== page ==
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Retirement by the Numbers: Over Half of Households Are Unprepared

Even if households work to age 65 and annuitize all their financial assets, more than half are at risk in retirement, according to federal data.

Michael M. Pompian, 05/28/2015

This month's article is the fourth in a new series called "Behavioral Finance and Retirement," which is intended to provide insight to advisors on the unique needs and financial behaviors of clients who are entering that period of transition called "retirement."

I put retirement in quotation marks because people today are not retiring the way they used to. The days of the retirement party, the gold watch, and sitting out one's years doing crossword puzzles and watching "Wheel of Fortune" are over for most people.

We've all heard the analogy that the baby boomers are like a baseball going through a garden hose. Well, the baseball is getting to the end of the hose, and it's not leaving without a bang! And before it leaves, it will be a financial force to be reckoned with.

To serve retired clients properly, there are some key themes that advisors need to be aware of:

1. People are living longer than ever thanks in part to medical technology and better living habits such as diet and exercise. This is extending the length of time people are in a nonworking phase of life.

2. People's definition of retirement is changing, which is having a major impact on how individuals manage their finances.

3. In some cases, a certain segment of the population will have no choice but to produce some type of income after they leave the traditional workforce.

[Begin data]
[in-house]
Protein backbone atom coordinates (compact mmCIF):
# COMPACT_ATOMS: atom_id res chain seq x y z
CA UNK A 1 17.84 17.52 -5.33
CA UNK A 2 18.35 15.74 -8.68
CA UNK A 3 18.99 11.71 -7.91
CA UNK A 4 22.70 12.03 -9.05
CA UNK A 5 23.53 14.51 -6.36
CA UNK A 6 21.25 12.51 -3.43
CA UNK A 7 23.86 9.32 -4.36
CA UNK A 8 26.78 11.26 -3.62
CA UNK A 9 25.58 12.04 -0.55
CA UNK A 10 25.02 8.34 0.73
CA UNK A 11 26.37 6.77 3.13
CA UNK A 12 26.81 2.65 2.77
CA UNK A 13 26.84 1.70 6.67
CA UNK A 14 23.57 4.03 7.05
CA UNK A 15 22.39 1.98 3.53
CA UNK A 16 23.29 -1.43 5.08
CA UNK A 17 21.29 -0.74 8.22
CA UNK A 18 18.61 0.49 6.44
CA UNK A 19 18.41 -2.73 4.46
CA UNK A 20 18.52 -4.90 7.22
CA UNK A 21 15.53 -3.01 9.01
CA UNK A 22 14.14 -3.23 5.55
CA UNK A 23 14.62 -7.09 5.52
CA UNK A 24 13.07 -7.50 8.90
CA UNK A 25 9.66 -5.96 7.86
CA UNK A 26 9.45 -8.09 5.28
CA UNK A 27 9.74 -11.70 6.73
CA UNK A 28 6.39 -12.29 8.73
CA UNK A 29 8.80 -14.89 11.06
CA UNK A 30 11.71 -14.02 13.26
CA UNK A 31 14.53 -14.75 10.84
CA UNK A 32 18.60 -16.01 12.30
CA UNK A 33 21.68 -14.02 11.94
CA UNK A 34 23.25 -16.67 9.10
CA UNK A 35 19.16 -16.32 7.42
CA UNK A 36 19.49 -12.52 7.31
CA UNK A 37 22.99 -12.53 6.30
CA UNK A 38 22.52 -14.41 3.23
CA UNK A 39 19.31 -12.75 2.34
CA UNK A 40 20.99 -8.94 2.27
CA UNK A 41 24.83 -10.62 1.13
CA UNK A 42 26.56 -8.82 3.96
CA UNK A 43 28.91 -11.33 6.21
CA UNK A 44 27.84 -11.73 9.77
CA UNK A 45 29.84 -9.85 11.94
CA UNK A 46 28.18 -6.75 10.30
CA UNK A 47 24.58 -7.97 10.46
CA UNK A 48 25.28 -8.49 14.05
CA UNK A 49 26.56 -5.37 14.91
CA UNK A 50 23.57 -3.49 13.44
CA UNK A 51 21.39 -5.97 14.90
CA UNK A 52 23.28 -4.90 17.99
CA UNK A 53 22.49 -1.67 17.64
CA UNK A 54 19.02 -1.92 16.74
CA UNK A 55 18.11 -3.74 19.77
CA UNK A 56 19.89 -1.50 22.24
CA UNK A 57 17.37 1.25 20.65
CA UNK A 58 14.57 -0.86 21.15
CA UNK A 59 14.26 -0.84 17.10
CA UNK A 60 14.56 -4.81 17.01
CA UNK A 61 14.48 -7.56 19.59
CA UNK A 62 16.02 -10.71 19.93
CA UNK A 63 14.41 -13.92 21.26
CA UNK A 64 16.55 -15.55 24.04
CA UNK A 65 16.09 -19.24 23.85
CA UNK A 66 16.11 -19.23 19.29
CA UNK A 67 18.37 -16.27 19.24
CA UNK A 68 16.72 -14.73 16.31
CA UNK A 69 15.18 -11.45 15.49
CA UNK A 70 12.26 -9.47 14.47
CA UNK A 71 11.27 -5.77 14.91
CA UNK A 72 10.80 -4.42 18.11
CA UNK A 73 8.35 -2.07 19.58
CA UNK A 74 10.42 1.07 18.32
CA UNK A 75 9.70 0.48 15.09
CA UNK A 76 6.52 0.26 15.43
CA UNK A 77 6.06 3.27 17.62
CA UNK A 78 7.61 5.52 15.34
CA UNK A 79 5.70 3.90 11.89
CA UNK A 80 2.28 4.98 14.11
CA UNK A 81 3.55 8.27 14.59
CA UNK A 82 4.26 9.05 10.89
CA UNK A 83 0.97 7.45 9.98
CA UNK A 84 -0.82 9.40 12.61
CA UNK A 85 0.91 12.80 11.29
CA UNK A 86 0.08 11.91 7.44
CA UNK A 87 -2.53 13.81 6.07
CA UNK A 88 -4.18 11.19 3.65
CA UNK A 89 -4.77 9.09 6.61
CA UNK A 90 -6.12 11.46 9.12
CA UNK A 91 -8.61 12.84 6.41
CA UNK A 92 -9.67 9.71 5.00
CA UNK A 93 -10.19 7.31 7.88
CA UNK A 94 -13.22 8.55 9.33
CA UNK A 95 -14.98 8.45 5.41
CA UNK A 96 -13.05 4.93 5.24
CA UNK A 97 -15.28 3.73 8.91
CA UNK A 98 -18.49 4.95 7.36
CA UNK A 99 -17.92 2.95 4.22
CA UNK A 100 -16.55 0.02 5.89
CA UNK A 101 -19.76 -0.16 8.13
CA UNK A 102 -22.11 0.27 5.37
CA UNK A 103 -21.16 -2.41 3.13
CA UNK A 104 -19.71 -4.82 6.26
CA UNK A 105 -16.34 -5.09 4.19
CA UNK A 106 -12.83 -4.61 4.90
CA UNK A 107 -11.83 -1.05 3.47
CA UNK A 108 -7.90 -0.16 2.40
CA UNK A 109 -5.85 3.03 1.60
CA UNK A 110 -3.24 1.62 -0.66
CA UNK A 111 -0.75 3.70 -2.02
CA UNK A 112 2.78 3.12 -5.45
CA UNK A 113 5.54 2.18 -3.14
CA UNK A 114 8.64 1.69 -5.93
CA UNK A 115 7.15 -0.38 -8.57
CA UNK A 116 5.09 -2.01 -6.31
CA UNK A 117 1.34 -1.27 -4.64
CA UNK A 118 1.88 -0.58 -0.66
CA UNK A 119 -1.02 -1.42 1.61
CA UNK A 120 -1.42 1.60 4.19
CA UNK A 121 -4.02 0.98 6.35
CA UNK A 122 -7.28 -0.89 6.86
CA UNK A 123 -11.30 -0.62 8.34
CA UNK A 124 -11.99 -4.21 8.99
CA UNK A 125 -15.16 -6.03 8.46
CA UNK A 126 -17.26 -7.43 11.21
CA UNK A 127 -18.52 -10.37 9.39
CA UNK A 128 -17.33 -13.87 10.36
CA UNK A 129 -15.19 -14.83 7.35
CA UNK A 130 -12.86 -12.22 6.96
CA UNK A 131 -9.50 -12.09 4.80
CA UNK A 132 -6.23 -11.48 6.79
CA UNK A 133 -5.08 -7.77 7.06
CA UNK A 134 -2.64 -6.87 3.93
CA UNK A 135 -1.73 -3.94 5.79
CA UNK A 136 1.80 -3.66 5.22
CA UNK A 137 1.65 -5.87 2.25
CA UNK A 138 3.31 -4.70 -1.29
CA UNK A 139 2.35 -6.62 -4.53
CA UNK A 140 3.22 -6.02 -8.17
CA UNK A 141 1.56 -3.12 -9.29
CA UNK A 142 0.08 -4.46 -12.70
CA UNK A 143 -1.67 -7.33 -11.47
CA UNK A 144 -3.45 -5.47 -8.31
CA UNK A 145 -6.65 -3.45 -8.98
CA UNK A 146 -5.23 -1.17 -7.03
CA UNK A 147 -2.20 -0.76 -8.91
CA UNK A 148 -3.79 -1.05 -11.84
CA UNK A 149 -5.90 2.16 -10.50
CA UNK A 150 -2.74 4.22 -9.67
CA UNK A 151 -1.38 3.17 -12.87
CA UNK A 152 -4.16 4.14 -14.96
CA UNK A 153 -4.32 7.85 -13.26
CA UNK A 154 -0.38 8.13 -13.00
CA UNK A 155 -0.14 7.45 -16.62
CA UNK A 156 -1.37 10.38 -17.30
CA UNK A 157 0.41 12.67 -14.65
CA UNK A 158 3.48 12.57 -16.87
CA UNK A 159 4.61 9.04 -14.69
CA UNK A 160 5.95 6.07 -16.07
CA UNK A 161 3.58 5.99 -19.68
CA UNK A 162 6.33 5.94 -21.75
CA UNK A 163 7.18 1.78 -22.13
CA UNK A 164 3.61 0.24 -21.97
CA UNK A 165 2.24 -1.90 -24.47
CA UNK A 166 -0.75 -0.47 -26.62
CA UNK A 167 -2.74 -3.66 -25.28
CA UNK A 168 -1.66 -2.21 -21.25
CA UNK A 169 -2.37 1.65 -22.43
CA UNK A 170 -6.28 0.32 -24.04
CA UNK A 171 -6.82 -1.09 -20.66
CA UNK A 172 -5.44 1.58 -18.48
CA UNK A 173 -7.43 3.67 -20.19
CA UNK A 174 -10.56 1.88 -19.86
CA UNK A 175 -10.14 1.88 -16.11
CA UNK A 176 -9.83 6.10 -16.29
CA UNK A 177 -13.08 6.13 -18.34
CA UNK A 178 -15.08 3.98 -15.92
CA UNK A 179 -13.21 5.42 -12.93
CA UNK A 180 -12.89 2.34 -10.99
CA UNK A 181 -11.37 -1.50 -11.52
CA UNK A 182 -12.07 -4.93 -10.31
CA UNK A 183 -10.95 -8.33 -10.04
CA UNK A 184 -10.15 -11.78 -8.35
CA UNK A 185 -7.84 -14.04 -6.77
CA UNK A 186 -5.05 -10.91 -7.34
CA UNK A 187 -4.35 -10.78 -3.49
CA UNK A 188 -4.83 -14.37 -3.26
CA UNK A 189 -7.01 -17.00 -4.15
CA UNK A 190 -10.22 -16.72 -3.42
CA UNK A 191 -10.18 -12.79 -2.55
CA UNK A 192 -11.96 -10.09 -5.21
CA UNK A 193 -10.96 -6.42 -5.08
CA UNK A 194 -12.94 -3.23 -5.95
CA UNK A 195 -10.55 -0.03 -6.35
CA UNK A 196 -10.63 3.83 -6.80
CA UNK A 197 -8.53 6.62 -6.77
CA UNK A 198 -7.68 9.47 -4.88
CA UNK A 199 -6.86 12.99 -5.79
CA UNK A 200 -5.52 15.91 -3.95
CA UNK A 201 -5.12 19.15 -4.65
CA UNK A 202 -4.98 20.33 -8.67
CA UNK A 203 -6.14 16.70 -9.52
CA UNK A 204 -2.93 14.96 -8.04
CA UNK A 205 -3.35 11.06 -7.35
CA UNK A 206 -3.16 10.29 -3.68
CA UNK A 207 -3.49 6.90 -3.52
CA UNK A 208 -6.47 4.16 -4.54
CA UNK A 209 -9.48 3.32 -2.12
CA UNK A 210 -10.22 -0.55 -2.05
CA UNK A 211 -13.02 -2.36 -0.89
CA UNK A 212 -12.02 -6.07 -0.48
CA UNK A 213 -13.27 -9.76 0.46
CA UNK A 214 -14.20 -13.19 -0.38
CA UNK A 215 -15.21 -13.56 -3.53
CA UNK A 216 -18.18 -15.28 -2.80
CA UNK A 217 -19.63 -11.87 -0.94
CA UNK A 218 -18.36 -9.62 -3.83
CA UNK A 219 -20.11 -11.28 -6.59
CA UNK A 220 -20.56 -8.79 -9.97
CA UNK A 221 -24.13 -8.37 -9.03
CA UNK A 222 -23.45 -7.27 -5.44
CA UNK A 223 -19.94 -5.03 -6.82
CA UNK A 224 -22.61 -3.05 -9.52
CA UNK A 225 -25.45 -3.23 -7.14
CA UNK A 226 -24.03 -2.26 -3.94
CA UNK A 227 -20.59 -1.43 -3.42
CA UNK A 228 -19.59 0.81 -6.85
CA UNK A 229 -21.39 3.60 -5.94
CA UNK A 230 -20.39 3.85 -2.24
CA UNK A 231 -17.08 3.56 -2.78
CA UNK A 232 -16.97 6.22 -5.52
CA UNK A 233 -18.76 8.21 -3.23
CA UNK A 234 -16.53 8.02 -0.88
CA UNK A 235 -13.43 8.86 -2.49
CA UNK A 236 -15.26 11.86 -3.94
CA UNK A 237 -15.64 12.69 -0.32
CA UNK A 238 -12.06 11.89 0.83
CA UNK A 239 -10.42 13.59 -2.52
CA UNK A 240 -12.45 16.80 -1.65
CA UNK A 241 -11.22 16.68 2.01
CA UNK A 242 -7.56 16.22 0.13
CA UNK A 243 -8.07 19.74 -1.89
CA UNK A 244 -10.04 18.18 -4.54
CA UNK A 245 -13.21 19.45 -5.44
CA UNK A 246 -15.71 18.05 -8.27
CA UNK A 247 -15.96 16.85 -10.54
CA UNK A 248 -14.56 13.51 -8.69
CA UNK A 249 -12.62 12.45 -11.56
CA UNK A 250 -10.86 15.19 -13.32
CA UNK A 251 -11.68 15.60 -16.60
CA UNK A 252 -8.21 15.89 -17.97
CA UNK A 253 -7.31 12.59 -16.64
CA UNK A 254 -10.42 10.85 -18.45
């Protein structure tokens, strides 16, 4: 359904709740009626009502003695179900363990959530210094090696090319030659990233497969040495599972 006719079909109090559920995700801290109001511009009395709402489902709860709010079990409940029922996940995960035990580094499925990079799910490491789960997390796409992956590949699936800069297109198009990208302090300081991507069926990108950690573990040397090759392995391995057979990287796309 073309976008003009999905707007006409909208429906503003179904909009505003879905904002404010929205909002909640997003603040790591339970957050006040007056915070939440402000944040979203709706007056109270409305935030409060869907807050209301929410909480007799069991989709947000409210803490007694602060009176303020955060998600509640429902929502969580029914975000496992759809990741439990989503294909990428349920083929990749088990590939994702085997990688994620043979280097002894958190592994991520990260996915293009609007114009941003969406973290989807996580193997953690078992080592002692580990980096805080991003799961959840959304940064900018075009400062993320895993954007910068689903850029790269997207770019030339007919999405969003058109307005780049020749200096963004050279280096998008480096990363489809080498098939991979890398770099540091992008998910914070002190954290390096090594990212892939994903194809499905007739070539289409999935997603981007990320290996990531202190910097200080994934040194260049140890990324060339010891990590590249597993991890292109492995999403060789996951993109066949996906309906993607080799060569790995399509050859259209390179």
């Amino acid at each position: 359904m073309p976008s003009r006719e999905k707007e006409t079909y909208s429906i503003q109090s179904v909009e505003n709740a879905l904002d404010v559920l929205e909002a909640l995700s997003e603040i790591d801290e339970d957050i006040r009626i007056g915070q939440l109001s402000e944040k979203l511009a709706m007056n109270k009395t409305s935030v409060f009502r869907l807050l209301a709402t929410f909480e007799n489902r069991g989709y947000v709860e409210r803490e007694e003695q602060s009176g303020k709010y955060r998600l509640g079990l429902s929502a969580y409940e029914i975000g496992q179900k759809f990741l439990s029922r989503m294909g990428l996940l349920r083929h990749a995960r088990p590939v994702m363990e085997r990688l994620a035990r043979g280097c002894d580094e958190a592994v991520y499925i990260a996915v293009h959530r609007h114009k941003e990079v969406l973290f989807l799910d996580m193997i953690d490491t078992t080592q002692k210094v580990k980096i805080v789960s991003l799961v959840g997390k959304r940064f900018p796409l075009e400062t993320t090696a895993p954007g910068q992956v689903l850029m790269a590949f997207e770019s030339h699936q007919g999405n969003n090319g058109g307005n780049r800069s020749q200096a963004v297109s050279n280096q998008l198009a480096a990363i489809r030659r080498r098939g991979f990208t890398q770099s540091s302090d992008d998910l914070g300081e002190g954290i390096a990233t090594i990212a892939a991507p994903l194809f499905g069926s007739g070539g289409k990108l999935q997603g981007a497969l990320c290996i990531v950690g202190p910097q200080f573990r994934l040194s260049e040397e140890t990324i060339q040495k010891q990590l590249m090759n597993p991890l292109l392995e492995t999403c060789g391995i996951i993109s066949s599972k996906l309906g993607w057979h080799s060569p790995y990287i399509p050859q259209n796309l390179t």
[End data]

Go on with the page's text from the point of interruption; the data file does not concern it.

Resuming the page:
4. The responsibility of planning and investing for retirement has shifted in large part to the employee/retiree and away from corporations. As a result, behavioral biases significantly affect individuals who are entering or already in this phase of life.

Today many people are bumping up against the time when either they are no longer desired in the traditional workforce, no longer wish to be in the traditional workforce, or both. As advisors, we need to get inside their mindset as these events unfold.

The first step to getting a grasp on this issue is to understand how people are currently defining retirement. Many pre-retirees have a new vision of what they want to do after they leave the traditional workforce--and many want to do something useful and productive. These folks seek intellectual and social engagement. If people want to do something like this full-time, they need to know if they can afford it. Those advisors who can step up their game and embrace these trends will be successful going forward. Those who think of retirees as they have traditionally will likely have challenges.

Once you grasp these stats, you can begin to address the behavioral aspects of why many people are ill-prepared for retirement.

In this article and the next we will explore the statistics associated with retirement. As an advisor you need to know the state of retirement in terms of what people are doing and--to preview what you will be reading--the lack of planning that is going on. Once you know the numbers, you can then move on to step two, which is addressing the behavioral aspects of why many people are ill-prepared for this stage of their financial lives.

Important Retirement Statistics
The source I turn to first when seeking info on retirement issues is the Federal Reserve's Survey of Consumer Finances (SCF), which comes out every three years. The last one is from 2013. This is a great opportunity to understand Americans' retirement preparedness. The "measuring stick" used is The National Retirement Risk Index (NRRI).

The NRRI shows the share of working-age households who are "at risk" of being unable to maintain their pre-retirement standard of living in retirement. It is constructed using the SCF, a triennial survey of a nationally representative sample of U.S. households that collects detailed information on assets, liabilities, and demographic characteristics. For SCF households, the NRRI compares projected replacement rates--retirement income as a percentage of pre-retirement income--with target rates that would allow households to maintain their living standard and calculates the percentage at risk of falling short. The NRRI was originally created using the 2004 SCF and has been updated with the release of each subsequent survey.